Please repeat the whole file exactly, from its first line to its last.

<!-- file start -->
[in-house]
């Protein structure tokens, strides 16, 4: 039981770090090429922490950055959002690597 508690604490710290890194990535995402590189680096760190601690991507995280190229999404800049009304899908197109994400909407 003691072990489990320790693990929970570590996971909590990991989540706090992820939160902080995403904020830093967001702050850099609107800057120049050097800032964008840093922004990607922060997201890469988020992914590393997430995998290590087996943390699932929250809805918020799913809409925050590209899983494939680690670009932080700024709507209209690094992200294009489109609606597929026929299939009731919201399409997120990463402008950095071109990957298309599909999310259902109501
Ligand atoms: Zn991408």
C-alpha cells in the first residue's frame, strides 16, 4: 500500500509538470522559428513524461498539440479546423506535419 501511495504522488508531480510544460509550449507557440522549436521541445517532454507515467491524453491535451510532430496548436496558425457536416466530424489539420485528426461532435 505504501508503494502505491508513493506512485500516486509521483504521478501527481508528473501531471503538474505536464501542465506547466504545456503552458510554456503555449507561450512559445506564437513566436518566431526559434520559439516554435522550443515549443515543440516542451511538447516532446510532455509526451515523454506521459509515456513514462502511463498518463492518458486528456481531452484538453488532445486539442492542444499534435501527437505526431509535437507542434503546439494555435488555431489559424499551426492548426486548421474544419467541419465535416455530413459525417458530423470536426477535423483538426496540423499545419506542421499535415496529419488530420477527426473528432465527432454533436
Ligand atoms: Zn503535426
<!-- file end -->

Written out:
[in-house]
């Protein structure tokens, strides 16, 4: 039981770090090429922490950055959002690597 508690604490710290890194990535995402590189680096760190601690991507995280190229999404800049009304899908197109994400909407 003691072990489990320790693990929970570590996971909590990991989540706090992820939160902080995403904020830093967001702050850099609107800057120049050097800032964008840093922004990607922060997201890469988020992914590393997430995998290590087996943390699932929250809805918020799913809409925050590209899983494939680690670009932080700024709507209209690094992200294009489109609606597929026929299939009731919201399409997120990463402008950095071109990957298309599909999310259902109501
Ligand atoms: Zn991408």
C-alpha cells in the first residue's frame, strides 16, 4: 500500500509538470522559428513524461498539440479546423506535419 501511495504522488508531480510544460509550449507557440522549436521541445517532454507515467491524453491535451510532430496548436496558425457536416466530424489539420485528426461532435 505504501508503494502505491508513493506512485500516486509521483504521478501527481508528473501531471503538474505536464501542465506547466504545456503552458510554456503555449507561450512559445506564437513566436518566431526559434520559439516554435522550443515549443515543440516542451511538447516532446510532455509526451515523454506521459509515456513514462502511463498518463492518458486528456481531452484538453488532445486539442492542444499534435501527437505526431509535437507542434503546439494555435488555431489559424499551426492548426486548421474544419467541419465535416455530413459525417458530423470536426477535423483538426496540423499545419506542421499535415496529419488530420477527426473528432465527432454533436
Ligand atoms: Zn503535426